Seventeen constituencies had been won by the Maoists out of 29 seats for which results were declared and the party was leading in another 65 constituencies, officials said.
The Nepali Congress had won or was leading in 28 constituencies while the Communist Party of Nepal (Unified Marxist-Leninist) had won or was leading in 22, the officials said.
Smaller parties were winning or leading in the remaining 19 constituencies being counted.
The polls are the climax of a peace process that ended a decade-long insurgency by the Maoists to overthrow the monarchy, which claimed 13,000 lives.
Full results of the impoverished Himalayan nation's polls, a dual first-past-the-post and proportional representation system, will not be known for at least a week.
The Maoists say they are committed to democracy but are still classified as a terrorist organisation by the United States.
"This is the people's victory," hundreds chanted outside a counting centre in Kathmandu, many with the hammer and sickle painted on their faces or with Maoist flags wrapped around their heads.
An elected 601-member special assembly is supposed to write a new constitution and usher in a republic in the impoverished Himalayan state, ending a 240-year-old Hindu monarchy.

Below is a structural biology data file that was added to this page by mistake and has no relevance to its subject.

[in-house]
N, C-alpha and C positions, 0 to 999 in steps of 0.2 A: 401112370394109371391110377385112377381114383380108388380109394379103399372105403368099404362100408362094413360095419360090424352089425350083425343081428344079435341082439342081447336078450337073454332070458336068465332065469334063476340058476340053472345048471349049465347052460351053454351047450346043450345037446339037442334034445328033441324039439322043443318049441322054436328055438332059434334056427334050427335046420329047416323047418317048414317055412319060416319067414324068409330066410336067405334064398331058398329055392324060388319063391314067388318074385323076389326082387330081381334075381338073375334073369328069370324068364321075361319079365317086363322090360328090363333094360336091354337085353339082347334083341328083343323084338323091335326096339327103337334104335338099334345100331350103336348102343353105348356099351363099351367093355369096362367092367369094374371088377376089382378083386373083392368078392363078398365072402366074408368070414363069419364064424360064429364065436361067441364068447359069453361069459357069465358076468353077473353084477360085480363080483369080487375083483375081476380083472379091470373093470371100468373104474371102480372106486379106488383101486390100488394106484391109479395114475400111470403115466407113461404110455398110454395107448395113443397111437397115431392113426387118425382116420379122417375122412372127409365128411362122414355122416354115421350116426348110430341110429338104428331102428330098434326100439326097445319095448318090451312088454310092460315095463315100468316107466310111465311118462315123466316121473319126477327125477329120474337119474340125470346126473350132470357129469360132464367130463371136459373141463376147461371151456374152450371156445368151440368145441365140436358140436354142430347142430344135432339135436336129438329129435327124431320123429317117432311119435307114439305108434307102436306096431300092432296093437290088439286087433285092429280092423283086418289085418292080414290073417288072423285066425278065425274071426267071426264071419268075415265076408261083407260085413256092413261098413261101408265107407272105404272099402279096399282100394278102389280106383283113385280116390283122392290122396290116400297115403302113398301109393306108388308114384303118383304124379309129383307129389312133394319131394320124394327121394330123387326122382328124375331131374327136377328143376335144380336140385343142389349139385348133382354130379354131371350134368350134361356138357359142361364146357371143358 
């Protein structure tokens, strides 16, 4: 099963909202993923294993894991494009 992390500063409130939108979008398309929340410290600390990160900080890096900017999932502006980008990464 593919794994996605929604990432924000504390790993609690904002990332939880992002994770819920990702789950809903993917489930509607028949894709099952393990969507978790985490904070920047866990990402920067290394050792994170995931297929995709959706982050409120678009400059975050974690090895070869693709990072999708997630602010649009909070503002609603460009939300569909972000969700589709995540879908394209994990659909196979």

'Number one party'
Maoists' leader Prachanda, whose nom de guerre means fierce in Nepali, won a landslide victory in his constituency.
He emerged from a counting centre with his forehead smeared with vermilion and his head swathed in layers of marigold garlands.
"We will create a stronger basis for sustainable peace ... economic development and a federal republic by including all sections and communities of people.
"We will establish greater national unity with all political parties after the election," he said, in a statement signalling his commitment to a coalition government, analysts said.
Kunda Dixit, editor of the weekly Nepali Times, said: "At the rate it is going, the Maoists will be the number one party."
Trends so far suggest that there was an overwhelming desire on the part of mostly young voters for change, peace and development."
There are 240 seats decided on a first-past-the-post basis, with another 335 seats decided by proportional representation and 26 to be nominated by the cabinet.
A Maoist victory would be hard to stomach for Nepal's conservative army, traditionally loyal to the king, as well as for the governments of the United States and India. New Delhi worries it could encourage India's own Maoist rebels.
Prachanda, who wants to be Nepal's first president, insists he wants friendly ties with Washington, New Delhi and Beijing.
"We will have good relations with all countries, including India and China," he said.